I saw this 3D printed, Estes Mars Lander clone on Facebook. I contacted the poster and ended up buying a printed kit from him. It is beautifully detailed and is basically a Skill Level 1, as it pretty much just snaps and twists together. I flew it and came up with a couple of issues that he will be working on with his next 3D print. I used too small a chute so it broke a leg, which he had included extra. Here is how it went.
Here are all the parts, instructions and water slide decals. He did include extra legs, leg feet, nose cone and baffles.
You simply line up the little bumps and insert them into the four groves and twist. You need to make sure that the twisting motion lines up the launch lugs. If not, you simply pull it apart and re-align.
This is the properly aligned position of these two pieces. Notice that the launch lugs are aligned.
Notice the beautiful detailing. Now, even though it is white, I decided to use the Rust-oluem Painters Touch 2X Ultracover Paint + Primer.
Here it is from another angle showing all the details.
This kit is going to need to fly on D and E motors so I chose to to use the Estes 24mm Engine Retainer Set.
I used CA to attach the screw part of the retainer to the rear portion of the motor tube.
I glued a 24mm motor stop into the upper end, making the tube long enough to support the Estes black powder E motors. An adapter will be necessary to use a an Estes D12-3, which will be its first flight. I used some Gorilla Wood Glue to make a filet around the ring.
Once dry, I used the CA to attach the motor inside the Mars Lander body. The little notch is for the engine hook that I chose not to use.
I had a beautiful day so the painting went really well.
While the paint was drying I glued the feet onto the legs used the CA.
I used a right angle pick to enlarge the shock cord hole. It is just below the nose cone.
I threaded a piece of Kevlar cord though it. I then attached an elastic cord to the Kevlar.
The legs snap into the openings. I then put rubber bands on them and added a drop of CA to the little ledges to keep then from falling off. The rubber bands act as shock absorbers for the legs.
I added the water slide decals using the original Estes K43 instructions at http://spacemodeling.org/jimz/estes.htm. I then sprayed the model with Minwax Fast-Drying Polyurethane. I waited 24 hours before touching it again to make sure the clear coat was dry.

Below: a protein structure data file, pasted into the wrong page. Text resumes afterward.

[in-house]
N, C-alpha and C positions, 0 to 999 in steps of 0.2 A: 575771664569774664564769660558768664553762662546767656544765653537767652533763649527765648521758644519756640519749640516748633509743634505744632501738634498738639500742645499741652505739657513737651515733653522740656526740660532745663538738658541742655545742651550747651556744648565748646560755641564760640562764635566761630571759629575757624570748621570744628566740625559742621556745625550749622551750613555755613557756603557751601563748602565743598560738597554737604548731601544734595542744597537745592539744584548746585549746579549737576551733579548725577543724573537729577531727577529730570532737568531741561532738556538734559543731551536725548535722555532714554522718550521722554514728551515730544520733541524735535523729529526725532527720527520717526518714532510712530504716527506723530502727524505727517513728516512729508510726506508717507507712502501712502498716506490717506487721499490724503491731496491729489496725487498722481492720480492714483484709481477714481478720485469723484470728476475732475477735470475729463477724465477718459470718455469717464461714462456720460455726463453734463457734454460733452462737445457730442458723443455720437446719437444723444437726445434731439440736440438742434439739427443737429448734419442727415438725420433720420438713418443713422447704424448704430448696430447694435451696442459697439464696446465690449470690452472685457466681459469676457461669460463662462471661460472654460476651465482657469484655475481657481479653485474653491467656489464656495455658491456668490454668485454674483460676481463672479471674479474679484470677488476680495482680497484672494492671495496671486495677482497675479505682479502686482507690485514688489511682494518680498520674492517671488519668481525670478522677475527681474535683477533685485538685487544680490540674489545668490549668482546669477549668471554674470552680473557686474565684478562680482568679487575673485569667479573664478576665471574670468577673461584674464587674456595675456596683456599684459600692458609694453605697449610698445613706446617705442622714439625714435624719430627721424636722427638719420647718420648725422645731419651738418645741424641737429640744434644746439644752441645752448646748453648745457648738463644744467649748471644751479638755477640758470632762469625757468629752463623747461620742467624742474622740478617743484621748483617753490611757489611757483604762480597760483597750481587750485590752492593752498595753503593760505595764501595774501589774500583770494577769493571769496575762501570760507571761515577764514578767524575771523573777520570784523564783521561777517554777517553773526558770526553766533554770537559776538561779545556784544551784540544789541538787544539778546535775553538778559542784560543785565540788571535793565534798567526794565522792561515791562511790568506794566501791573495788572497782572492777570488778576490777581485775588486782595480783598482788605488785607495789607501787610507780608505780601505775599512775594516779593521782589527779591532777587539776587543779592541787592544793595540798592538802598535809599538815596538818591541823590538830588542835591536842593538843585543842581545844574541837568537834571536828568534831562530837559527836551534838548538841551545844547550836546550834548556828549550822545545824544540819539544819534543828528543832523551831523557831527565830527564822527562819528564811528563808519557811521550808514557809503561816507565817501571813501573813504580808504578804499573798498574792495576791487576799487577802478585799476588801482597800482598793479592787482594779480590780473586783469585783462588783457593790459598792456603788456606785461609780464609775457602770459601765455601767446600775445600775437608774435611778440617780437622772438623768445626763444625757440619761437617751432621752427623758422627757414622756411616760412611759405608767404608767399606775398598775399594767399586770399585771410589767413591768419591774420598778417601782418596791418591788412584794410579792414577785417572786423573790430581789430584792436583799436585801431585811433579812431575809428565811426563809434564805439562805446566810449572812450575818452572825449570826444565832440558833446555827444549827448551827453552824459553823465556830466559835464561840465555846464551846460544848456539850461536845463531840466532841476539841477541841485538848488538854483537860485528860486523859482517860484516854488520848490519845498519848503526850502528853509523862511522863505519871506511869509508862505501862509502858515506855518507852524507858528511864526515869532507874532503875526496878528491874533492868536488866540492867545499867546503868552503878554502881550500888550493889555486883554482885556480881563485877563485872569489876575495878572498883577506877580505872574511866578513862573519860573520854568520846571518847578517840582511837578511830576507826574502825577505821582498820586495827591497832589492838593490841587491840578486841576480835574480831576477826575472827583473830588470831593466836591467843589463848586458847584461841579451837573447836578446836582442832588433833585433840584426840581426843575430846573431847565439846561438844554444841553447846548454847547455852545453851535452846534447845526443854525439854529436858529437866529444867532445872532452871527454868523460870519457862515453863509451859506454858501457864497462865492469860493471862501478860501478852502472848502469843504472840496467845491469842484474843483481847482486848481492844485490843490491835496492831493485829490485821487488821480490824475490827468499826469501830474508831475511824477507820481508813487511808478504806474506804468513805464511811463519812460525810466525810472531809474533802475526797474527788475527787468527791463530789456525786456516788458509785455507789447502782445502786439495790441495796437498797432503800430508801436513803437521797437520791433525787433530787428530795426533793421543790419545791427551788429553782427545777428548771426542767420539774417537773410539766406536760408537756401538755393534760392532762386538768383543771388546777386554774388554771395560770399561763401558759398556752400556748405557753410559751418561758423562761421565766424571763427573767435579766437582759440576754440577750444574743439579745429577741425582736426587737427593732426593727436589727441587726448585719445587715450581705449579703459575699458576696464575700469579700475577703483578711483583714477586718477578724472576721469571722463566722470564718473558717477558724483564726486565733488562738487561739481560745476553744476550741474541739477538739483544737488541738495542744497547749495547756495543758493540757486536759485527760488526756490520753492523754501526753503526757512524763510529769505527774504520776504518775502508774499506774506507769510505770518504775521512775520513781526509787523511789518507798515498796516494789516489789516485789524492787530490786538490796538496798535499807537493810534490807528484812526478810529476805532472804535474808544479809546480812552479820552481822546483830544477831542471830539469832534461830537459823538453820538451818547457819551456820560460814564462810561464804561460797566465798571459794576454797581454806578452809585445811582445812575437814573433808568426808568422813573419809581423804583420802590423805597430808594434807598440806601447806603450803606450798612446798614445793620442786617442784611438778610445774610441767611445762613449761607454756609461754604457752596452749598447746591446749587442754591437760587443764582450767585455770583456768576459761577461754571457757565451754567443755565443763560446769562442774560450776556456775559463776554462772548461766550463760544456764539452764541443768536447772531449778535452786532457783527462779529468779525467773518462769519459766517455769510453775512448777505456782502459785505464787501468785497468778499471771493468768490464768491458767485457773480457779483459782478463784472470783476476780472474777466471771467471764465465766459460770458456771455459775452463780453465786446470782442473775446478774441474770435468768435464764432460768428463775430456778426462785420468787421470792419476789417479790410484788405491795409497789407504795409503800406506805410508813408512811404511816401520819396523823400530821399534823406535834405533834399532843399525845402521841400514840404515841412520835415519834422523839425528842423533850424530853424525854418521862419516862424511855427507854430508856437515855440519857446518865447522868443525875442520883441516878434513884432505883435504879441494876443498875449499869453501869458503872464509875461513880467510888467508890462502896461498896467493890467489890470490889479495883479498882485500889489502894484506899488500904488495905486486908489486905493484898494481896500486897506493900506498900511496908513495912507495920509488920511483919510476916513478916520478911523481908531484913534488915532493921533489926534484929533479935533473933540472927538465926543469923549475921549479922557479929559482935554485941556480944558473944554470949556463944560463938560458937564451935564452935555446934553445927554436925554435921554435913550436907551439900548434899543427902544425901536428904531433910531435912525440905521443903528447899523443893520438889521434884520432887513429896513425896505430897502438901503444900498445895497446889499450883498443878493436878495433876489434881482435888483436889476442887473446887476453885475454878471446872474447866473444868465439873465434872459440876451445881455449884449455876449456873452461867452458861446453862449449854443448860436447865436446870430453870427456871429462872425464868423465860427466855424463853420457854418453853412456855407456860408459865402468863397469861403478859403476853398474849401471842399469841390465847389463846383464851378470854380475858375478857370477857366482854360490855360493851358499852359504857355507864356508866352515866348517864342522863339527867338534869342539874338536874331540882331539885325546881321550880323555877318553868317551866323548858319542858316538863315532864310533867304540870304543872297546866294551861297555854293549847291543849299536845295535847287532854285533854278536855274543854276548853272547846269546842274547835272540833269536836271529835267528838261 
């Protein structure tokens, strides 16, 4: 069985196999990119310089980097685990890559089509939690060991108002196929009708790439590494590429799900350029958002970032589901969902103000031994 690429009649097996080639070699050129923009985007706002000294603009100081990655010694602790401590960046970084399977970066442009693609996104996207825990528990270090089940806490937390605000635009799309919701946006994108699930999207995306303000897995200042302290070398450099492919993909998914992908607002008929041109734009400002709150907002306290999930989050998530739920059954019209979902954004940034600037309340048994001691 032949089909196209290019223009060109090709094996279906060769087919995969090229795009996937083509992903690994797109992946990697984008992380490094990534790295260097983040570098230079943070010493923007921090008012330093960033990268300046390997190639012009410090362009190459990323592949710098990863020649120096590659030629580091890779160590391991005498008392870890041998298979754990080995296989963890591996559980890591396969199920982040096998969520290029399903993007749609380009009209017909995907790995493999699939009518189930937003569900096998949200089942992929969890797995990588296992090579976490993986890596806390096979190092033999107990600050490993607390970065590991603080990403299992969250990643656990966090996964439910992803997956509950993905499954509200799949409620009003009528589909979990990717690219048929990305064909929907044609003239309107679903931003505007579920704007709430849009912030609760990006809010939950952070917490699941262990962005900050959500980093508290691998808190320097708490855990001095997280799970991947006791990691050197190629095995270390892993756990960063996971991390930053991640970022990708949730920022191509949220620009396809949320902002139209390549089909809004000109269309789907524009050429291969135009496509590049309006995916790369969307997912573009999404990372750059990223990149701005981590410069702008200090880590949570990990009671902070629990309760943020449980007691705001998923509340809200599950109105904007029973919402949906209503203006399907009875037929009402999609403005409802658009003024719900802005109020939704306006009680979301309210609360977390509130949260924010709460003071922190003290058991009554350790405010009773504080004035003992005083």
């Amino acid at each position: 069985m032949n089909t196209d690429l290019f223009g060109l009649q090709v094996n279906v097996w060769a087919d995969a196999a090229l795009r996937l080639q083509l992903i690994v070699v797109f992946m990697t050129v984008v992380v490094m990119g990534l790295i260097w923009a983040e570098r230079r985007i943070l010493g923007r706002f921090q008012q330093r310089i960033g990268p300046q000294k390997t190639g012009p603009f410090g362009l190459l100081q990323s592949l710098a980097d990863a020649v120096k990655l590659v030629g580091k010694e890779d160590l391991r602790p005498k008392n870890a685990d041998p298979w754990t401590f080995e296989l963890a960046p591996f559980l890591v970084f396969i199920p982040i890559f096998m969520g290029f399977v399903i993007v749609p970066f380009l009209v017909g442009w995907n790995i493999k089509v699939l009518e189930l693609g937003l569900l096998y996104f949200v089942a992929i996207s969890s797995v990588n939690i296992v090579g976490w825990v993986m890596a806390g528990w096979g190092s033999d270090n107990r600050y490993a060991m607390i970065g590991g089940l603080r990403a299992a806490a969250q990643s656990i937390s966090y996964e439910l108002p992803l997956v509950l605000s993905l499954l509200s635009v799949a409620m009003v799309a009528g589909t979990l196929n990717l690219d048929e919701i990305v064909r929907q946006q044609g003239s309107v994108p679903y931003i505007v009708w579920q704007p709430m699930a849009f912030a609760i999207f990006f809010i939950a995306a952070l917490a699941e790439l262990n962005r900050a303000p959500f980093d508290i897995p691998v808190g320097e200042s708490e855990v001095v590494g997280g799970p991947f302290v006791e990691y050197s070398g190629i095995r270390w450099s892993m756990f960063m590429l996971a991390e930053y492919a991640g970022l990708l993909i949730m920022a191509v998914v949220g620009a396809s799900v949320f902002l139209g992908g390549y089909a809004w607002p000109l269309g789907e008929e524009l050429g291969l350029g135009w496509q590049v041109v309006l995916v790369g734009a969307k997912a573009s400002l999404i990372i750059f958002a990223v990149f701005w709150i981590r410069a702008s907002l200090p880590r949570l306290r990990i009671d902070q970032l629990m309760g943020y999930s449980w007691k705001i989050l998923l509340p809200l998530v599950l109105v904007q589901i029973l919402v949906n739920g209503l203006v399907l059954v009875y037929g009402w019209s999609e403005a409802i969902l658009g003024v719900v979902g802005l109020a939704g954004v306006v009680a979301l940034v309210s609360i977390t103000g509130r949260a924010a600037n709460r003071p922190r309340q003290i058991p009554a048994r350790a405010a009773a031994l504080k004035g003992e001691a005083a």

The flight was perfect on the D12-3, pretty straight (the wind was awful) and high. The nose cones open and allow you to add nose weight. One has room to add a stack of dimes, the other a stack of quarters. I used the quarter one with 2.5 ounces.
There were a few problems. The nose cone was loose, should have added a little tape for a snug fit. It came off just before the ejection charge, but caused no incident. The second issue was that I chose too small a parachute. it opened perfectly but it descended way to fast, breaking a leg. My fault.
The baffle, which is at the end of the motor tube, couldn’t take the heat. As you can see, it melted the inside of the baffle.
I decided to cut the center out of the melted baffle to hold this adapter for the 24mm motor tube. I used my drill press and and a large step drill bit to accomplish this.
Here the baffle is at the end of the motor tube. It pushed back into the rocket perfectly. I used CA to glue it into place.
Now a launch will require a Nomex sheet or recovery wadding but I believe this will work fine. The person I bought this from is going to update the baffle to accept an extended 24mm body tube.
I had to launch from an 1/8″ rod because the intended 3/16″ launch lug is too tight. He will be working on this also. I will post an update after the next launches. I’ll try to include any 3D printing updates to the model and the contact information for the designer if he wishes. Sorry the video was into the Sun.